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10 things people communicating with older people should never do (18 Jun 15)

Donít let design waste your time, pots of money, and, most importantly, a golden opportunity to communicate a valuable message


Some time ago I reviewed some newsletters sent out by community workers.

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1

Comment by Gill Dundee Carers Centre ó 10 May 12 at 11:36:28

Useful tips Rod but I'd have to disagree with number 7. According to Plain English guidelines, it's better to use left alignment rather than justified text as keeping the ends straight often creates irregular spaces between words that make the whole sentence hard to read. In some programmes, justifying text automatically creates hyphenation, which is even more difficult to read. Justifying text so that every paragraph is a straight, neat box is pretty much the same as making your font block capitals. As older people and those with literacy issues use shape to help them read, in this case, neat is bad and ragged is good!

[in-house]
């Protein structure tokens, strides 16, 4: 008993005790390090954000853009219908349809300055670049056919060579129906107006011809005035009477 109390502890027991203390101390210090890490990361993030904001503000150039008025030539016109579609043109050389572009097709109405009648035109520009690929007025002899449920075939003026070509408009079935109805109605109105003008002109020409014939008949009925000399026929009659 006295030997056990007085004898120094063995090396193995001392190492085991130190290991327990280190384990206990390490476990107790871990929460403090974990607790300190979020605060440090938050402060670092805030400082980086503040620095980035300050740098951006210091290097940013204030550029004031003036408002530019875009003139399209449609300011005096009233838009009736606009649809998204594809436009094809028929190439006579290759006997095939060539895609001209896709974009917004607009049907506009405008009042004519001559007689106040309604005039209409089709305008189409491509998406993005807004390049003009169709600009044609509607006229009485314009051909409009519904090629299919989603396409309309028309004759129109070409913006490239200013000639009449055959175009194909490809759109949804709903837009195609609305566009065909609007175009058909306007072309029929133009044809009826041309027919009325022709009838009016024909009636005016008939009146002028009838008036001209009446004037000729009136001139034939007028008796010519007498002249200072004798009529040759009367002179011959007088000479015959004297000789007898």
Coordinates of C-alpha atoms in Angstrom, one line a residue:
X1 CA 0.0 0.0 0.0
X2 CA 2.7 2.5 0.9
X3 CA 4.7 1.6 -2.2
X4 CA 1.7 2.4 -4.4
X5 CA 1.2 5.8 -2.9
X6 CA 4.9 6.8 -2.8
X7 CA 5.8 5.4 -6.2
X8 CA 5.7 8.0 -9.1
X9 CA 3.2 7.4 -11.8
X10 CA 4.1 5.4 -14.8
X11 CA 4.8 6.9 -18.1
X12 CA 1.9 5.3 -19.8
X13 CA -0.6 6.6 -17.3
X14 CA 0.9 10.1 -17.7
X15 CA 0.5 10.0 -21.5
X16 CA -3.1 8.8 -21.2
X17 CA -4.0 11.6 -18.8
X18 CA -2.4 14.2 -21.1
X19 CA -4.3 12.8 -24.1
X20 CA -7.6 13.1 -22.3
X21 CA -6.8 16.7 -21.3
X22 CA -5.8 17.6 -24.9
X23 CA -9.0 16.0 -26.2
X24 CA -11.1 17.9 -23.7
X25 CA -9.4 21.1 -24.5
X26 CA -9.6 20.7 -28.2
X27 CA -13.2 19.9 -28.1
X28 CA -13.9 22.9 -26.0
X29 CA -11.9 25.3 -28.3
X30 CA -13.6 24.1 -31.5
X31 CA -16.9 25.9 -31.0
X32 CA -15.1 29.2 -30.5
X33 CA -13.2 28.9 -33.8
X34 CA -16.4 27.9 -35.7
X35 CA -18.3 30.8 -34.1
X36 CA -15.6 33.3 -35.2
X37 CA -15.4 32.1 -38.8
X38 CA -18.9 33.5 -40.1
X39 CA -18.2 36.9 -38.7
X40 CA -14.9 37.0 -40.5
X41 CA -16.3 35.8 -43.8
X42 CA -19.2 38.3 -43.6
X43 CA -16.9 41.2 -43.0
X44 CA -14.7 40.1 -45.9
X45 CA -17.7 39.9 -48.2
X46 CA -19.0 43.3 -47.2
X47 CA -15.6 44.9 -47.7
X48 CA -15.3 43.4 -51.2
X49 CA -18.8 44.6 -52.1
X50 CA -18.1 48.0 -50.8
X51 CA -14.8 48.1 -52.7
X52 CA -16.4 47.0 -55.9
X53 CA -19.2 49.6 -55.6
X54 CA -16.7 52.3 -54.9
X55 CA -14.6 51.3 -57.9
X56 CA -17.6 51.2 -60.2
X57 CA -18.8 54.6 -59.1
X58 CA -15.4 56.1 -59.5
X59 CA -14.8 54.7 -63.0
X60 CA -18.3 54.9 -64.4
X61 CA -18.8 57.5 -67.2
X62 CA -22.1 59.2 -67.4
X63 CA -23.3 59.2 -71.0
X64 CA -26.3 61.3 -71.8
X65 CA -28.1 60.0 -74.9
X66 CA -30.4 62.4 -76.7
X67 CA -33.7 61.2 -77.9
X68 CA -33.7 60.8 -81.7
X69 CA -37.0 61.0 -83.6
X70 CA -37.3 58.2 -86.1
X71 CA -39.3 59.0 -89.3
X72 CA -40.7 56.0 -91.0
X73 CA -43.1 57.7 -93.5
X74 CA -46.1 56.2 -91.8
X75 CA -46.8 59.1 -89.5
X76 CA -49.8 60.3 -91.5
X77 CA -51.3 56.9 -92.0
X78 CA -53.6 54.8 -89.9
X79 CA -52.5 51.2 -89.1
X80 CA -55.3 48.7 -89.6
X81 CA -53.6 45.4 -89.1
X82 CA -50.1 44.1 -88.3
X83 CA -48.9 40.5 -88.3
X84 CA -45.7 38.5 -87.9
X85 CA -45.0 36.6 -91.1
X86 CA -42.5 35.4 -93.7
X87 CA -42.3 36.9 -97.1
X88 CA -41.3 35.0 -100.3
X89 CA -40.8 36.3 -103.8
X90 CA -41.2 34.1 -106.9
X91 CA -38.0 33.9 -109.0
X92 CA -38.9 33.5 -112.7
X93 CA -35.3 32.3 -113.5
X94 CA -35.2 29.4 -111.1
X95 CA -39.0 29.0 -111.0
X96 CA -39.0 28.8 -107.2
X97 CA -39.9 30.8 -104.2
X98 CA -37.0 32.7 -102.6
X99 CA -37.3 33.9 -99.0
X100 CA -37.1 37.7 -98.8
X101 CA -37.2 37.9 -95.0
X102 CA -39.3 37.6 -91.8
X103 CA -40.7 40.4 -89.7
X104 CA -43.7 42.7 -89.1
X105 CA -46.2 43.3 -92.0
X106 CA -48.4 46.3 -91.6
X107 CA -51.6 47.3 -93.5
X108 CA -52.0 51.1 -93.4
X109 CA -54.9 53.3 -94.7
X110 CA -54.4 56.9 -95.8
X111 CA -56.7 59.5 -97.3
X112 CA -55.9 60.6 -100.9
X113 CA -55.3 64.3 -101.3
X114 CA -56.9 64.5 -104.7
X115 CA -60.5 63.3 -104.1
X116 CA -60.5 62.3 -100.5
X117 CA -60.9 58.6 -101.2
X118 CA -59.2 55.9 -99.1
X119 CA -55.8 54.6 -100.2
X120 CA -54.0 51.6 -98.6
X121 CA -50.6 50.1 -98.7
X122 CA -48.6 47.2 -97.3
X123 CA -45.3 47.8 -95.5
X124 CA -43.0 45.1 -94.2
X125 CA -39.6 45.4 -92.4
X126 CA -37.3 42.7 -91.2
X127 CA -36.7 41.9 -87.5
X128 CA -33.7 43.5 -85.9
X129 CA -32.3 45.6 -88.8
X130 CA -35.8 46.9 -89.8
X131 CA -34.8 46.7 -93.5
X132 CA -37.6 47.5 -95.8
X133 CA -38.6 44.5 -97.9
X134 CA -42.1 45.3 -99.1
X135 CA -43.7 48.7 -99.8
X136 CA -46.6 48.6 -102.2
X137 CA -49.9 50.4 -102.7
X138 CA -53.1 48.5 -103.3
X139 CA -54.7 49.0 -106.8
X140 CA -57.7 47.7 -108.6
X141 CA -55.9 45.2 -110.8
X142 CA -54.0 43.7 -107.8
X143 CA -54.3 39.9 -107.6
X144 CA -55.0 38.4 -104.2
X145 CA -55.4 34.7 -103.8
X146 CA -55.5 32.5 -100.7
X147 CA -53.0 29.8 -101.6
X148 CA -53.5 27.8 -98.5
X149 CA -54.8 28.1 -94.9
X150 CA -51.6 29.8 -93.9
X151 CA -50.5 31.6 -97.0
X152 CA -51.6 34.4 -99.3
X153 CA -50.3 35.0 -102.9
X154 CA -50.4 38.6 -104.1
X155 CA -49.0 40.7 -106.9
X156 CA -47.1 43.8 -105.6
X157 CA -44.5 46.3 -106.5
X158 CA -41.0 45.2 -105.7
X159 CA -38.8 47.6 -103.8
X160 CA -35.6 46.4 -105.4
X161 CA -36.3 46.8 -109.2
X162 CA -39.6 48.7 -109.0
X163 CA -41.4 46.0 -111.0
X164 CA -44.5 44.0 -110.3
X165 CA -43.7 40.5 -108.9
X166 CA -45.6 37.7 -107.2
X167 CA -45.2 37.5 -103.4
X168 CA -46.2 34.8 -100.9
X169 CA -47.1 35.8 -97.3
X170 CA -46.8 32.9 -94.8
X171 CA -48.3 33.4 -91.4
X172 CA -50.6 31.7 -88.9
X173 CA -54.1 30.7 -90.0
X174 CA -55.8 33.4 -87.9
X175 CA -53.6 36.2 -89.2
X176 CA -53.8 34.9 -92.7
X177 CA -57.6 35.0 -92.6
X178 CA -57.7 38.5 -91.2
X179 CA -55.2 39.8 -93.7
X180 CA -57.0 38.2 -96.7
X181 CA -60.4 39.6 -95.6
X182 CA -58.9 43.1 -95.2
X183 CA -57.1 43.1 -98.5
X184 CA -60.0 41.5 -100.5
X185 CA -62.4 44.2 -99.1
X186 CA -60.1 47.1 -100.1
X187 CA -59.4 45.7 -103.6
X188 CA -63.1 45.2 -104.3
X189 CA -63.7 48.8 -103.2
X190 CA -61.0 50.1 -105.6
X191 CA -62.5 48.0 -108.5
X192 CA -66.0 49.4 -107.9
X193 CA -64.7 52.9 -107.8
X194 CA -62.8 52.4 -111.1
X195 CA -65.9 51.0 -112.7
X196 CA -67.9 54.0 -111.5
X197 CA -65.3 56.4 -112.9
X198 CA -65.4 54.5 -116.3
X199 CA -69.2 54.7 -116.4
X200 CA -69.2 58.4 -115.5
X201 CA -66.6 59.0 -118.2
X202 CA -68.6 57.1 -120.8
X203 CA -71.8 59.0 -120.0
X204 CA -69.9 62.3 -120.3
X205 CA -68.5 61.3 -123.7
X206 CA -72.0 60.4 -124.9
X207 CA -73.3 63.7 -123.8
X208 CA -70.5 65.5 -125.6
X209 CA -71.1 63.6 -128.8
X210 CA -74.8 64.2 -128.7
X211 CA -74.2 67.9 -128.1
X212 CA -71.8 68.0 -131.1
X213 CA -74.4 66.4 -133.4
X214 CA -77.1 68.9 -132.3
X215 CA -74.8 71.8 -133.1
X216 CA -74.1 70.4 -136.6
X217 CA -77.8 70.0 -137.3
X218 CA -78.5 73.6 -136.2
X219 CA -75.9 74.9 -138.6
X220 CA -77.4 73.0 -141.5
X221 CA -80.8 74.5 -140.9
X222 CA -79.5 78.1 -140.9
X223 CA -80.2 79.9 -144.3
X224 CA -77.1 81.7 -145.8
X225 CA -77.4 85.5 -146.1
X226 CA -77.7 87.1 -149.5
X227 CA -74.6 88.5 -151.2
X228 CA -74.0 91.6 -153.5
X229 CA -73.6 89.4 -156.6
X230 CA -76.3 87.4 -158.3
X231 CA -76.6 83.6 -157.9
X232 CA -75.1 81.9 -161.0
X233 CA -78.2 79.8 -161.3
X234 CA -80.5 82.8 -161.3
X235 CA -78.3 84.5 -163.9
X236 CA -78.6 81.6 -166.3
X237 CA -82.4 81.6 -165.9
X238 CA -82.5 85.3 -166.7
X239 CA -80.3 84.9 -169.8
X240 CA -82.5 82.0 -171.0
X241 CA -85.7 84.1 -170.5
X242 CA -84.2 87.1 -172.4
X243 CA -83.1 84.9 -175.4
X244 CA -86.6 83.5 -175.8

2

Comment by Clive Kent County Council ó 25 Nov 14 at 15:29:22

To add to point number seven, I'd say, "avoid the use of italics or underlined text". The reason is the same as the reason why capitalism is a capital offence. Italics and underlined text distort the shape of the words.

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